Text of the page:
oppn parties Supreme Court's Lesson On The Powers Of A Governor

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Uddhav Thackeray resigns as Supreme Court does not provide relief /////// Jasprit Bumrah to lead India in the 5th Test against England as Rohit Sharma ruled out due to Covid
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Supreme Court's Lesson On The Powers Of A Governor

By Sunil Garodia
First publised on 2022-05-19 07:36:02

About the Author

Sunil Garodia Editor-in-Chief of indiacommentary.com. Current Affairs analyst and political commentator.

In India's federal structure, the governor is a constitutional head who is bound by the aid and advice of the elected state government. But in reality, the role of the governor is increasingly being questioned as they are being viewed as 'agents' of the Central government who try and impede the working of the state government by 'misusing' their powers. The Supreme Court has, in the A G Perarivalan judgment, called the governor "but a shorthand expression for the state government" and had said that "the advice of the state cabinet is binding on the governor in matter relating to commutation/remission of sentences under Article 161".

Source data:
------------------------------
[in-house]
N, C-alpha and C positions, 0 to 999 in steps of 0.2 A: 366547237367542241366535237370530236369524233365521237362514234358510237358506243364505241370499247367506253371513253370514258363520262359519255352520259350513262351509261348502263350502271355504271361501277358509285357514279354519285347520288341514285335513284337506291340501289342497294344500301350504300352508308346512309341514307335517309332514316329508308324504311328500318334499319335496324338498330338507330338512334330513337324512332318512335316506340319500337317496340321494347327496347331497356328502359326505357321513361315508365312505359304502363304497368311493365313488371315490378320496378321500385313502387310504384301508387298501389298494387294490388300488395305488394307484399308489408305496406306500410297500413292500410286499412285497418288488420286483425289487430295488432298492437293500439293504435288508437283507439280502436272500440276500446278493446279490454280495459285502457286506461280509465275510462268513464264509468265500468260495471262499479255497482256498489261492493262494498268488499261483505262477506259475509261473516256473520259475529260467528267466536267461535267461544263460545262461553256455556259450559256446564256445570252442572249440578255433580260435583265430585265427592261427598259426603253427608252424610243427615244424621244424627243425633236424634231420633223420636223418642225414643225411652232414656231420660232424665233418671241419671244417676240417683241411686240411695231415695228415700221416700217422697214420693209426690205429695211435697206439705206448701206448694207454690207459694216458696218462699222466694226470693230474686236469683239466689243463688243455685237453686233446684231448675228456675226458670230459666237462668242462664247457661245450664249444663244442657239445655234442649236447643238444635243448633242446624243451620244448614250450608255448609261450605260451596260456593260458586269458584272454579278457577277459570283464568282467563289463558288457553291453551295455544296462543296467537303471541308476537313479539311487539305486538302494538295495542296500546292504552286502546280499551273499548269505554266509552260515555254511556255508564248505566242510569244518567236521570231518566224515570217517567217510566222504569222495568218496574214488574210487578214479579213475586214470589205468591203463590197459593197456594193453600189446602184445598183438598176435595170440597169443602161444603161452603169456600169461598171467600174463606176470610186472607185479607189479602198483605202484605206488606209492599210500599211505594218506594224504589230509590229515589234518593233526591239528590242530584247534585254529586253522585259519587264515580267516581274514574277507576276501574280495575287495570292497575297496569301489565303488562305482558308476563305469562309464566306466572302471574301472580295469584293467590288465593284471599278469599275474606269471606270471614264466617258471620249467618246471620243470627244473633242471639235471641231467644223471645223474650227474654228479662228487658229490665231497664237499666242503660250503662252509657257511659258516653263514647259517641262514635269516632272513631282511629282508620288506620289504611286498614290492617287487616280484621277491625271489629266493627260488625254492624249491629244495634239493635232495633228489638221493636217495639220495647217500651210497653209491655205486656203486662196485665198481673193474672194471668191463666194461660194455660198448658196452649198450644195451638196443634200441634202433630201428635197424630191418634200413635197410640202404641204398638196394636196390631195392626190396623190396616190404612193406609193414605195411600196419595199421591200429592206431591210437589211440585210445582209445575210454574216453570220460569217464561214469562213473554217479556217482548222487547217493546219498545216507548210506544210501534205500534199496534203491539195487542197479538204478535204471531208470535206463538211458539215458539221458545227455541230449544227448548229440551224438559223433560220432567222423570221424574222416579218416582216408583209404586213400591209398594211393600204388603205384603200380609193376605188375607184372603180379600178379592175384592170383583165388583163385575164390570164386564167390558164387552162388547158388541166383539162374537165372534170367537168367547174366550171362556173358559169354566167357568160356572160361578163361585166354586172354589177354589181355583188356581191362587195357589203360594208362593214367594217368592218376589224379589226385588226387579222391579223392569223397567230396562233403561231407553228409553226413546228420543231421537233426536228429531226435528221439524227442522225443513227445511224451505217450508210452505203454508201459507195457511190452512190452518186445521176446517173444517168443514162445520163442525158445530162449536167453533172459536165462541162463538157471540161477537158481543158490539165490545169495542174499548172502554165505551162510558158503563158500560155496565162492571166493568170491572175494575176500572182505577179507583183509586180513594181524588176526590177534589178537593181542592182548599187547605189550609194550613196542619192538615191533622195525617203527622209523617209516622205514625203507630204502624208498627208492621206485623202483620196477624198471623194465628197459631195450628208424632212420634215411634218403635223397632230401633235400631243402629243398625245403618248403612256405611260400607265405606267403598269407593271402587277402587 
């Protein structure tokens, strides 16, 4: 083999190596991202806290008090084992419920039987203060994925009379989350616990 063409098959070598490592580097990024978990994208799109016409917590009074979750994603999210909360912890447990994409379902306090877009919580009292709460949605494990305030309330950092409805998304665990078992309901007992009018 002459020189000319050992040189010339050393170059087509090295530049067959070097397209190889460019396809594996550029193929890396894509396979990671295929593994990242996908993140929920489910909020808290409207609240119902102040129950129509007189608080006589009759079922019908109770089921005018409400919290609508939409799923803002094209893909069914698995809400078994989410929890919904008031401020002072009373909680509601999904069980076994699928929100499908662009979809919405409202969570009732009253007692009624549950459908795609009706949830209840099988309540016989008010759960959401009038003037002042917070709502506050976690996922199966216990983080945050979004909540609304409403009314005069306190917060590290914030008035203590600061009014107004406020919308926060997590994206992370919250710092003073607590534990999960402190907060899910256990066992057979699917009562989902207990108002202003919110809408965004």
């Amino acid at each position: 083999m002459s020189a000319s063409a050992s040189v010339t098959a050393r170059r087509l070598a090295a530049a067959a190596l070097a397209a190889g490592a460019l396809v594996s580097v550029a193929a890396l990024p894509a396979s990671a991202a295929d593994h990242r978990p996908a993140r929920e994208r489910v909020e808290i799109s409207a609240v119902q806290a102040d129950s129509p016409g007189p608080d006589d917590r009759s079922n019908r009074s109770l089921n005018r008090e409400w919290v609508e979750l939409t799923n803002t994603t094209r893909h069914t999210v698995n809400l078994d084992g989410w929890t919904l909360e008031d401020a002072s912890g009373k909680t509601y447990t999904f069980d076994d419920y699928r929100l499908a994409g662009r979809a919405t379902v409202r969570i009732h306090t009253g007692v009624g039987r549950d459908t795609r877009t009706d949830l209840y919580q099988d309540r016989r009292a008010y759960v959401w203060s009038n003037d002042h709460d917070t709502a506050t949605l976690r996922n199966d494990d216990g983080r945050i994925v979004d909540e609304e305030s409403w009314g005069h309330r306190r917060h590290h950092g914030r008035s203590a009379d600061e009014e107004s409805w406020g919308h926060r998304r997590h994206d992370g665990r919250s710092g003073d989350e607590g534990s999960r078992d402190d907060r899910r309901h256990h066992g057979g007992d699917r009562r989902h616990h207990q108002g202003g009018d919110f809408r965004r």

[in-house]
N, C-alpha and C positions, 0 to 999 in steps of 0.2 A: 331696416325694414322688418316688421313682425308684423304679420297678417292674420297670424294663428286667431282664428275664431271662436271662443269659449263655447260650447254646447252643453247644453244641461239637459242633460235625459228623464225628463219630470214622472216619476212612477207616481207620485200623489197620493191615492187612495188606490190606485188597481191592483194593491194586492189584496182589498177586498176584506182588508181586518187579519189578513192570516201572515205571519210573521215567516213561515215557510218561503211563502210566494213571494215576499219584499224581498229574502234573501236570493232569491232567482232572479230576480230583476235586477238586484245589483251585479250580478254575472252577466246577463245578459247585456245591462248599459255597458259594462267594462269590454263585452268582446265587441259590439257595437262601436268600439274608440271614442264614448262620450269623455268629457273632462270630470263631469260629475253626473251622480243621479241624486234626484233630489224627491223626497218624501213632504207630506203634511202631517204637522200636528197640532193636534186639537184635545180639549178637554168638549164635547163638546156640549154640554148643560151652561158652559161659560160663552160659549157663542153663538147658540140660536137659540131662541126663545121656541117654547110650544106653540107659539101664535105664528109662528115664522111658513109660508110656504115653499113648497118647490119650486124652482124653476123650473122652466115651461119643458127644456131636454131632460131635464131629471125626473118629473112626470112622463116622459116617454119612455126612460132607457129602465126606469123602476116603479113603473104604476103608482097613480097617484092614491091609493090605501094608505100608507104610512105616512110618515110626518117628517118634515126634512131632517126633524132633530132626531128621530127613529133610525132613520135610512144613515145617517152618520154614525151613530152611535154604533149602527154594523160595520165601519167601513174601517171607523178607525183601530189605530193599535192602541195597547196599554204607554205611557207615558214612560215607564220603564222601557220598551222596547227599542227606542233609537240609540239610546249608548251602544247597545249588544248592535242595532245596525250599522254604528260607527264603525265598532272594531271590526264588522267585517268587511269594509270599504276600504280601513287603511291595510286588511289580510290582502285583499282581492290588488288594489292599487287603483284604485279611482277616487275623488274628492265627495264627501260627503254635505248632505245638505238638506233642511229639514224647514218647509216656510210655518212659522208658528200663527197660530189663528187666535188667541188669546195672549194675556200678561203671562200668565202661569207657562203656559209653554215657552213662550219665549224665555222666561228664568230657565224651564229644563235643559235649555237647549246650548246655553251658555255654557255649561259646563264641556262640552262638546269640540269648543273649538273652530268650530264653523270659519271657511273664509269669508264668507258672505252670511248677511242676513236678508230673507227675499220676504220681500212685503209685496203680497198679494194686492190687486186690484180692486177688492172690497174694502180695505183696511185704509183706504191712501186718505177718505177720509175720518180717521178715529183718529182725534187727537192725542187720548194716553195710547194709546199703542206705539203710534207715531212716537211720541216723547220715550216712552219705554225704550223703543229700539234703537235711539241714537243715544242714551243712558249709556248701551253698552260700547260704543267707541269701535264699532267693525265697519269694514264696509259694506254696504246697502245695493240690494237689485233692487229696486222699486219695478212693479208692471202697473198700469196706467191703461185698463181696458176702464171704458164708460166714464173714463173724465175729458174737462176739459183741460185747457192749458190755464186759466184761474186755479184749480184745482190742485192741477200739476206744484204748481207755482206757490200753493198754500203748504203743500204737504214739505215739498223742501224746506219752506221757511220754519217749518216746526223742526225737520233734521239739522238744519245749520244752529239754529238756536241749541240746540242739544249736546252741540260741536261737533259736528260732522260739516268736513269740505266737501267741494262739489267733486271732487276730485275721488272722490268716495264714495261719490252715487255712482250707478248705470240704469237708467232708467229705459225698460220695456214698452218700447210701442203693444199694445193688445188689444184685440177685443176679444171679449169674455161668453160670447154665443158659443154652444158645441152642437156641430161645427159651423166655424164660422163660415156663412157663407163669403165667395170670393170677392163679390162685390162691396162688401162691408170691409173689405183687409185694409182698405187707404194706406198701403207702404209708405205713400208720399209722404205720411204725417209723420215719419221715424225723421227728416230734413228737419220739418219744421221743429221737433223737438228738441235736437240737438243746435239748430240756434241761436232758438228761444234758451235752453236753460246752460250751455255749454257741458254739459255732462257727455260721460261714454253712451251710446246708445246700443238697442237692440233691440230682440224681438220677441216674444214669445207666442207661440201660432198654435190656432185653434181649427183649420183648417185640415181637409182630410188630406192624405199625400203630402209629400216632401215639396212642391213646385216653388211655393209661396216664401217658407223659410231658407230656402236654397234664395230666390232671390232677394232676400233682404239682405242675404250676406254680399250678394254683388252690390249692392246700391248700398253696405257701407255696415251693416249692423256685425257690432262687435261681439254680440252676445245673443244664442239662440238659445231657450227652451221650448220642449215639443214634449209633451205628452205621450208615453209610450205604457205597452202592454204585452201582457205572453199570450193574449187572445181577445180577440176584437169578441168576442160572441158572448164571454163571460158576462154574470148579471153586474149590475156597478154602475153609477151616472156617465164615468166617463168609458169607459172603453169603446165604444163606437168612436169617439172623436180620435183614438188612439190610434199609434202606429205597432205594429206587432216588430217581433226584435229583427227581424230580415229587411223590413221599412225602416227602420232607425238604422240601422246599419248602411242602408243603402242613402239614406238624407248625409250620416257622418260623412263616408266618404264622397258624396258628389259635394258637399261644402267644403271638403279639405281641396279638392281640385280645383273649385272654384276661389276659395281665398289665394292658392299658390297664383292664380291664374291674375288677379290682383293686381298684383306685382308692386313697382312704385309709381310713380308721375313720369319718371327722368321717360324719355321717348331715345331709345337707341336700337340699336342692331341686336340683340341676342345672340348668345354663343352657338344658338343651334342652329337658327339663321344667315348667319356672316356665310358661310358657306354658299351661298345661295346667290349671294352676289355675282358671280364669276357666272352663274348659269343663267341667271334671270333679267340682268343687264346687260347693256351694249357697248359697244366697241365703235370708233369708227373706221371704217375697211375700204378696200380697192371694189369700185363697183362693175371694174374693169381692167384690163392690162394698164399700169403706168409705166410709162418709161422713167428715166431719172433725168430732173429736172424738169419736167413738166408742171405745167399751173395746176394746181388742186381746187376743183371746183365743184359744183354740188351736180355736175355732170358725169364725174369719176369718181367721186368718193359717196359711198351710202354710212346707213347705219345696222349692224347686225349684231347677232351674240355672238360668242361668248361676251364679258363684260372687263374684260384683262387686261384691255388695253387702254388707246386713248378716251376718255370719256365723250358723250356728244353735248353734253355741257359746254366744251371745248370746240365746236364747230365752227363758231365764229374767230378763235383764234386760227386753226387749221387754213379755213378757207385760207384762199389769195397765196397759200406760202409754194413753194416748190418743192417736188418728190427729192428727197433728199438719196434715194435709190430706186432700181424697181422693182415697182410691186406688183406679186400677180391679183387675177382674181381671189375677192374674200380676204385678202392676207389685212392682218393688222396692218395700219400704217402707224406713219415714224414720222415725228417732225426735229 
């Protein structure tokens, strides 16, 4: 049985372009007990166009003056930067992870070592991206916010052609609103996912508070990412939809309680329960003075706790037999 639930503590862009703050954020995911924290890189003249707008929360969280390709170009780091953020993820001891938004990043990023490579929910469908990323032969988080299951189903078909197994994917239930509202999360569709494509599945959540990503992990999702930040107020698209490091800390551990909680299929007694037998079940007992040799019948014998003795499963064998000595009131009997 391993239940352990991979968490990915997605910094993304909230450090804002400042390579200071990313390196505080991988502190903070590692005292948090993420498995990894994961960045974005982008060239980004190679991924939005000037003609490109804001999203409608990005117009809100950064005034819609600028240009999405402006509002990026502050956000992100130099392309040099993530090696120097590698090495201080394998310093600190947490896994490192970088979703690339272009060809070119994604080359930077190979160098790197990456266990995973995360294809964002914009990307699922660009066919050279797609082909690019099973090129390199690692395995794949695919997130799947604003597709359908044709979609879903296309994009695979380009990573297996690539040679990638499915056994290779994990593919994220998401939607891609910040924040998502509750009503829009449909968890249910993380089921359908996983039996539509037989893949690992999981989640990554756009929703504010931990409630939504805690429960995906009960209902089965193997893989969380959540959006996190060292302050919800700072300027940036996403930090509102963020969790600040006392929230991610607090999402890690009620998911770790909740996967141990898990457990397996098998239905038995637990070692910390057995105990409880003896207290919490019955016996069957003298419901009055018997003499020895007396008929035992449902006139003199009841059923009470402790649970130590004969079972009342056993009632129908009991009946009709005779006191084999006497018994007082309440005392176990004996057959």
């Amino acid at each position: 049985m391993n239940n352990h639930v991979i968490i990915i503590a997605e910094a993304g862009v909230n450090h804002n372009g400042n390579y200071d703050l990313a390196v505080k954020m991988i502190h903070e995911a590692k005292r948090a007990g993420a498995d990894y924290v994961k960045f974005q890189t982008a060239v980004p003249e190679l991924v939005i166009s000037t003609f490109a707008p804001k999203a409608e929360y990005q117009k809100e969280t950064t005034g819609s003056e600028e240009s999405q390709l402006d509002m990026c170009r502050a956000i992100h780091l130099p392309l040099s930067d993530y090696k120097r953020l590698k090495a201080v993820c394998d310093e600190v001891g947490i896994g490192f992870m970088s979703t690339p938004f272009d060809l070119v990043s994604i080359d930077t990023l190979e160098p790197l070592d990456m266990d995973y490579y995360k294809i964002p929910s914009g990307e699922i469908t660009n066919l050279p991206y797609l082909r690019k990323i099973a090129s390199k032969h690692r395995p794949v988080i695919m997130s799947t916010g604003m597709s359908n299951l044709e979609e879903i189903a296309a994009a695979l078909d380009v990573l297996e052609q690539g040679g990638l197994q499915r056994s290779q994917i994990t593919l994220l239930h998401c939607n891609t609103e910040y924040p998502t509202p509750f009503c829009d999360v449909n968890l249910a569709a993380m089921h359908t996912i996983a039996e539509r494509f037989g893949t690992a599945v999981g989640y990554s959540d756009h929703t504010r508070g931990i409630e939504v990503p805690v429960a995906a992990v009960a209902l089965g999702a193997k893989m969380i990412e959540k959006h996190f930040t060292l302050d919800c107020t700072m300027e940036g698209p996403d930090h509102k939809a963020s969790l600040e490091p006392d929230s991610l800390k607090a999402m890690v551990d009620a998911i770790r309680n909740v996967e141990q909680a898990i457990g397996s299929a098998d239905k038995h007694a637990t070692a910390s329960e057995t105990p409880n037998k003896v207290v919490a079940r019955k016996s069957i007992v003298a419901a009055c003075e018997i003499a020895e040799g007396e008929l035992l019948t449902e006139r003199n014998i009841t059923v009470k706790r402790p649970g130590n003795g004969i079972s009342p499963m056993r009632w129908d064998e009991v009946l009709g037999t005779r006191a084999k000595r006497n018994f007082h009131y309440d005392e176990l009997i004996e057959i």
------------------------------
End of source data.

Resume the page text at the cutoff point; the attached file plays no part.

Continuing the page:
The court also took a stern view of the "non-exercise of power or inextricable delay in exercise of power" by the governor and categorically stated that such delays on taking a decision in such matters make them amenable to judicial review. Since the governor reports to the Centre, the role of the Central government is also under the cloud in such matters as in the instant case, the Centre was resisting the state government's decision to release the convicts held for assassinating former Prime Minister Rajiv Gandhi. It could be held that the governor was not taking any action on the state government’s advice as he was directed not to do so by the Central government.

The judgment is clear on these points. It has clearly said that the governor was at fault for not acting on the state cabinet's advice made for remission under the powers granted to it under Article 161. It also faulted the governor for referring the same to the President as there is no provision in the Constitution for the governor to make such a reference.

There can be some genuine disputes between the Centre and the states on the reading of the law but when something is as crystal clear as the powers of the state government under Article 161, the federal structure is weakened if the Centre, through the governor, tries to put hurdles in the implementation of the decisions taken by an elected government in the state. Hopefully, the present judgment ensure that governors act as per law and without delay.